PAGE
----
Showing posts with label Algorithmic Composition. Show all posts
Showing posts with label Algorithmic Composition. Show all posts

Artificial Intelligence - Algorithmic Composition And Generative Music.


A composer's approach for producing new musical material by following a preset limited set of rules or procedures is known as algorithmic composition.

In place of normal musical notation, the algorithm might instead be a set of instructions defined by the composer for the performer to follow throughout a performance. 

According to one school of thinking, algorithmic composition should include as little human intervention as possible.

In music, AI systems based on generative grammar, knowledge-based systems, genetic algorithms, and, more recently, deep learning-trained artificial neural networks have all been used.

The employment of algorithms to assist in the development of music is far from novel.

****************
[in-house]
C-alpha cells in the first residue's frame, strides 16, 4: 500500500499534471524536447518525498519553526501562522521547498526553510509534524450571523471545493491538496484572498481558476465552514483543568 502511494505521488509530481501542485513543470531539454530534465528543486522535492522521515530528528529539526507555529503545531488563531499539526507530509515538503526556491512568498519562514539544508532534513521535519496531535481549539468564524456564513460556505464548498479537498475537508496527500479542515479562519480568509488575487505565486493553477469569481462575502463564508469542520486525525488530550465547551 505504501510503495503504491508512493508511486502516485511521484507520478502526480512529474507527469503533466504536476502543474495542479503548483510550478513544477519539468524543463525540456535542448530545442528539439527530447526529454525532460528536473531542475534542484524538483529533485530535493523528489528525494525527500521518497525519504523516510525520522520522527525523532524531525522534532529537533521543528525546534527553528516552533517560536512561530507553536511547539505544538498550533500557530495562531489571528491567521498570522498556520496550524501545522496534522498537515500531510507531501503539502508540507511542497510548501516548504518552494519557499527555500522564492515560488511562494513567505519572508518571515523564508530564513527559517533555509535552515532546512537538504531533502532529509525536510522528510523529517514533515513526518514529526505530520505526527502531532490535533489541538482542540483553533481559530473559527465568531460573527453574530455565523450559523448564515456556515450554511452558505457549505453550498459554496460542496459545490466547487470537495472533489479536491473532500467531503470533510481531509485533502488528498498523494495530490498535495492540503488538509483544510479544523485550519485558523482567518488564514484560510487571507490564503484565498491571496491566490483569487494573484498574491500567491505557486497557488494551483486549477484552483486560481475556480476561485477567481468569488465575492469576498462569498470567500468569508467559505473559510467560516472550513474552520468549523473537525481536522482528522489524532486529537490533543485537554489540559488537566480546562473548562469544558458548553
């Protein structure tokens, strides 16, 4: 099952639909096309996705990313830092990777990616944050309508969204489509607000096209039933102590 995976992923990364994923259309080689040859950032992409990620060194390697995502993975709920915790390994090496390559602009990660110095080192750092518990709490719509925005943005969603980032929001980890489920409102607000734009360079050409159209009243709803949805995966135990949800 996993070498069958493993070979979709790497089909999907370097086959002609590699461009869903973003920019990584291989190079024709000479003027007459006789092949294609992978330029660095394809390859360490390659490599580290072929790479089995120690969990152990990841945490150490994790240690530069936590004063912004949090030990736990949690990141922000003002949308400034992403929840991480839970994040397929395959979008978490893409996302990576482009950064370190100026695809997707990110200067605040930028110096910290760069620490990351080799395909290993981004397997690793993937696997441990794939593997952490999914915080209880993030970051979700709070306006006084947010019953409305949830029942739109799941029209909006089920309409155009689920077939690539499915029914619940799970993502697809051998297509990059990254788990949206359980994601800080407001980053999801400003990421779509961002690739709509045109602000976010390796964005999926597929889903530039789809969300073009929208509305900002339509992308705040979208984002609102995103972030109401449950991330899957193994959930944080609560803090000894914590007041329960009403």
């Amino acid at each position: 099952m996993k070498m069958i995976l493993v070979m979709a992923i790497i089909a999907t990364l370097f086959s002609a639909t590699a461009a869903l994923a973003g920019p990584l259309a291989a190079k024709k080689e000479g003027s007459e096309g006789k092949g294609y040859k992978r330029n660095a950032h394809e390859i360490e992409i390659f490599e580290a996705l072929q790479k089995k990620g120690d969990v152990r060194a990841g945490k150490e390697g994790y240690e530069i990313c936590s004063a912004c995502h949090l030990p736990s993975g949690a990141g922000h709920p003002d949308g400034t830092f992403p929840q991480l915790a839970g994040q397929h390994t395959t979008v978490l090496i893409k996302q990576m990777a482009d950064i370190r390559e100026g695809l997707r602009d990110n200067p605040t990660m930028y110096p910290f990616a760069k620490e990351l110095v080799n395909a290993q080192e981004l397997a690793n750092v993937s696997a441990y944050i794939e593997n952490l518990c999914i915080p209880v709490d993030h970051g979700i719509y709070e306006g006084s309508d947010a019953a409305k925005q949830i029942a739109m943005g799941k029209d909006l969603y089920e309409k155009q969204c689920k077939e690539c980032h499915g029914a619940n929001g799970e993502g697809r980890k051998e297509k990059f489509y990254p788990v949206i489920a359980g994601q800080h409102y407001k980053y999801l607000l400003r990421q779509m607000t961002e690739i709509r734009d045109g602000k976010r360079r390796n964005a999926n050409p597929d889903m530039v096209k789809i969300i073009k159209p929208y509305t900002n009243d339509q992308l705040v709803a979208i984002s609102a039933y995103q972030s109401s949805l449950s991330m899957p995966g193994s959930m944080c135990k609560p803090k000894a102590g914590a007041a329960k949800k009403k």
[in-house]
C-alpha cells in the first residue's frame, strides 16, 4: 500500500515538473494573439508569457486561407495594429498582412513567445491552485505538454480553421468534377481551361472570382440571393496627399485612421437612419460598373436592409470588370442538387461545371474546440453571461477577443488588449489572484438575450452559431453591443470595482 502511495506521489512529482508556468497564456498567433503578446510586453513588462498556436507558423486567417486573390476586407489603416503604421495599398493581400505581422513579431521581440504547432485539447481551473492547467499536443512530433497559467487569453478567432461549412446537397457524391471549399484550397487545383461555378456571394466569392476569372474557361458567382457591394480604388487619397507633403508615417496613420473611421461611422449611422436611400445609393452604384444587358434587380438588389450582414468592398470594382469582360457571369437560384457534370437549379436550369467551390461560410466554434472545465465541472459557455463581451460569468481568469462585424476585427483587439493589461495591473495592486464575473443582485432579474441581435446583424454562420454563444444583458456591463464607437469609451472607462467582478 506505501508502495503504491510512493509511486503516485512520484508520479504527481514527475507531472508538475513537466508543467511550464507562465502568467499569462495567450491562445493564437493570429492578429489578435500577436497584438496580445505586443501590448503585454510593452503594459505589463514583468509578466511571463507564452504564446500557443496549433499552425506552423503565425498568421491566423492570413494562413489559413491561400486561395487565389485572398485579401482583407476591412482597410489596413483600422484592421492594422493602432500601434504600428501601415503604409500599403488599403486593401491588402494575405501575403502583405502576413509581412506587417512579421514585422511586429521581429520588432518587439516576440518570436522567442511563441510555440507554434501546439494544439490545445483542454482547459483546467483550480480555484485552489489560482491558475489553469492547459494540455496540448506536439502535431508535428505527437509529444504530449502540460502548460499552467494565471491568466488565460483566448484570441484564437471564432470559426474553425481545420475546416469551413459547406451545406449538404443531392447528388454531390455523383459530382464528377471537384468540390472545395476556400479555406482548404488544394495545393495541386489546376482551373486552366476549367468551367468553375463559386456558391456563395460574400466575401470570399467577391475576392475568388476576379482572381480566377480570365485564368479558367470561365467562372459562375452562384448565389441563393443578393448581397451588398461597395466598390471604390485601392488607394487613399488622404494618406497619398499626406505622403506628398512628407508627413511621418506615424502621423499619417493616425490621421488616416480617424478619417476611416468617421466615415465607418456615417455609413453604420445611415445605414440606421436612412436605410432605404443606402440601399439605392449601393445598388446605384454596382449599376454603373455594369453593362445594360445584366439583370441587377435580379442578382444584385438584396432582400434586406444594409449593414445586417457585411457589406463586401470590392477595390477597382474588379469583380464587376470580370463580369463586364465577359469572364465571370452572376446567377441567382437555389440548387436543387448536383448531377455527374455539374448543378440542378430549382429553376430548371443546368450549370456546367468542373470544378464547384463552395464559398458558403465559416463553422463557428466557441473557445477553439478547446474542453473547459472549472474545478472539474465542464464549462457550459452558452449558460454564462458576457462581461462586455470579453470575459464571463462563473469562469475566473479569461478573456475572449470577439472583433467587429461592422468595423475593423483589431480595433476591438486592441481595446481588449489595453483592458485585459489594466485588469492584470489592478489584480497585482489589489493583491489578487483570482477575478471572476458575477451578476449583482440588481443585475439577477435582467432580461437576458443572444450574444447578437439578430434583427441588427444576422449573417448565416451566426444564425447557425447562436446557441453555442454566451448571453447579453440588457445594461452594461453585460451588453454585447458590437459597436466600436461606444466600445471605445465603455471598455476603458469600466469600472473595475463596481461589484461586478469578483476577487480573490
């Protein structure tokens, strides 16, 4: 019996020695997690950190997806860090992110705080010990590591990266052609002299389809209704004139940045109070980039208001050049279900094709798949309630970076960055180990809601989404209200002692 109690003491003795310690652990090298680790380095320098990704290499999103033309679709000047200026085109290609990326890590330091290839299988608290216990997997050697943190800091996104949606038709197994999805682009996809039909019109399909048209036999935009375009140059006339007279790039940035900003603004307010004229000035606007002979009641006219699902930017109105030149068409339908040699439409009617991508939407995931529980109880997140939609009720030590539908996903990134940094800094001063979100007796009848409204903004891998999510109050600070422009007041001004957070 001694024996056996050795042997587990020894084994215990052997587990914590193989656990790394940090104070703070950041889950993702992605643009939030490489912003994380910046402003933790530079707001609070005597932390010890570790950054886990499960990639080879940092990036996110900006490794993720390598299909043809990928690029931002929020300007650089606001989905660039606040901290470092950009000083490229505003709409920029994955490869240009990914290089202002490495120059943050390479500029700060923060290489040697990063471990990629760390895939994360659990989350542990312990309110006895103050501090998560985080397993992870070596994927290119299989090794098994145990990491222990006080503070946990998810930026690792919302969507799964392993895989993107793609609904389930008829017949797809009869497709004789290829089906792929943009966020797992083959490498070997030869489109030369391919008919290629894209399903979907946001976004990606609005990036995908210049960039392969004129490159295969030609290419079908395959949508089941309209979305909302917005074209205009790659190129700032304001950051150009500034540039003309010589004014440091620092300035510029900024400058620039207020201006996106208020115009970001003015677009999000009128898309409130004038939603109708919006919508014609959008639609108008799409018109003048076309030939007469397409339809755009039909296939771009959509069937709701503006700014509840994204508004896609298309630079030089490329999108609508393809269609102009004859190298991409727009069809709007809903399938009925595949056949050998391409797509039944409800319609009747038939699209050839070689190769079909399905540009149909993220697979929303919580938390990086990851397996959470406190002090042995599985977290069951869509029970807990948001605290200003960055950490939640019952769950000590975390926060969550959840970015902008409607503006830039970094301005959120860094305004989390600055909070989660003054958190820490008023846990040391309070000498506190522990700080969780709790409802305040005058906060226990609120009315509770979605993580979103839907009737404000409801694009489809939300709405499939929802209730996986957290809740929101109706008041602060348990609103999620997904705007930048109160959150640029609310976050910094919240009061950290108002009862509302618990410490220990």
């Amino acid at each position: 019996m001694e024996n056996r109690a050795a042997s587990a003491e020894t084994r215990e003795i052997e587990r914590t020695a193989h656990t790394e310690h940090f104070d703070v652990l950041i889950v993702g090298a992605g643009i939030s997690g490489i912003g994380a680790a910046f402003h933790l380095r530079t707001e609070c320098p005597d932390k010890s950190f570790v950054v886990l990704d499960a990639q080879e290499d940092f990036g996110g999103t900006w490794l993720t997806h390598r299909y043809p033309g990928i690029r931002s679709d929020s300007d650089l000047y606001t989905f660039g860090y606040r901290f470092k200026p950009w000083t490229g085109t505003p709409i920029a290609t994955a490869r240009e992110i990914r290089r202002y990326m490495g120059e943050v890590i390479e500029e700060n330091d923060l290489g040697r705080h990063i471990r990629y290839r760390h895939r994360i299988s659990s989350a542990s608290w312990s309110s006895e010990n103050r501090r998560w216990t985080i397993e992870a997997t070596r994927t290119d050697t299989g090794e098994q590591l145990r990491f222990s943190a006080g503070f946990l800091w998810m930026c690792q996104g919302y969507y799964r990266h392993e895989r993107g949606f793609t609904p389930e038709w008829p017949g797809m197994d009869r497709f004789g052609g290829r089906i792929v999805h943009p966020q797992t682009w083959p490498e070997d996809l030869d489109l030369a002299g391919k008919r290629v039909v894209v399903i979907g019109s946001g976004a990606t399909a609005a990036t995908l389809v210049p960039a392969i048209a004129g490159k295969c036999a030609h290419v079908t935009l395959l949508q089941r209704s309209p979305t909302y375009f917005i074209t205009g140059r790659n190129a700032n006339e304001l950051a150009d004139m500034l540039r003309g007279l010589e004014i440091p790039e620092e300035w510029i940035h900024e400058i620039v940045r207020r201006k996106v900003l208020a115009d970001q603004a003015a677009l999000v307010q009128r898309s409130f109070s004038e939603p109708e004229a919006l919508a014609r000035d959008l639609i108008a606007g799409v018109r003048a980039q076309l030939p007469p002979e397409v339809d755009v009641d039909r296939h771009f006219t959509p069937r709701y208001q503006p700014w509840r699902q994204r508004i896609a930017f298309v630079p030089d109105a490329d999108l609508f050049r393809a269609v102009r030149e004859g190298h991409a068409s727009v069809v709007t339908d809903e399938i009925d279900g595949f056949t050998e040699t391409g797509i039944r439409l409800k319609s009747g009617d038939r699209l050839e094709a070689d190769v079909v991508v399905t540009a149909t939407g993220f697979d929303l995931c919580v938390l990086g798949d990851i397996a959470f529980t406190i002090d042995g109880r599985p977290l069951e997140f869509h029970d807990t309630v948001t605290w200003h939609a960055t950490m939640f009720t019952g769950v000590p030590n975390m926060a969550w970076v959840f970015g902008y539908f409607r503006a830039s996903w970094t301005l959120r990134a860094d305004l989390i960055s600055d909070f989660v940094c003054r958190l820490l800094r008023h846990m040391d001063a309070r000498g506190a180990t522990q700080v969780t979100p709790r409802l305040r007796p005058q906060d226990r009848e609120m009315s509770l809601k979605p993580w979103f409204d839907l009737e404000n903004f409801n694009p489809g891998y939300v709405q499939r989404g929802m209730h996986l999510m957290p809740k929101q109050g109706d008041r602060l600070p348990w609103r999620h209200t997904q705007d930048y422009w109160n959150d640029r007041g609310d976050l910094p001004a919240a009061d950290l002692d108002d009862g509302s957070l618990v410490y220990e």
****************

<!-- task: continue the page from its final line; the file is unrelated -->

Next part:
Several thousand-year-old music theory treatises provide early examples.

These treatises compiled lists of common-practice rules and conventions that composers followed in order to write music correctly.

Johann Joseph Fux's Gradus ad Parnassum (1725), which describes the precise rules defining species counter point, is an early example of algorithmic composition.

Species counterpoint presented five techniques of composing complimentary musical harmony lines against the primary or fixed melody, which was meant as an instructional tool.

Fux's technique gives limited flexibility from the specified rules if followed to the letter.

Chance was often used in early instances of algorithmic composition with little human intervention.

Chance music, often known as aleatoric music, dates back to the Renaissance.

Mozart is credited with the most renowned early example of the technique.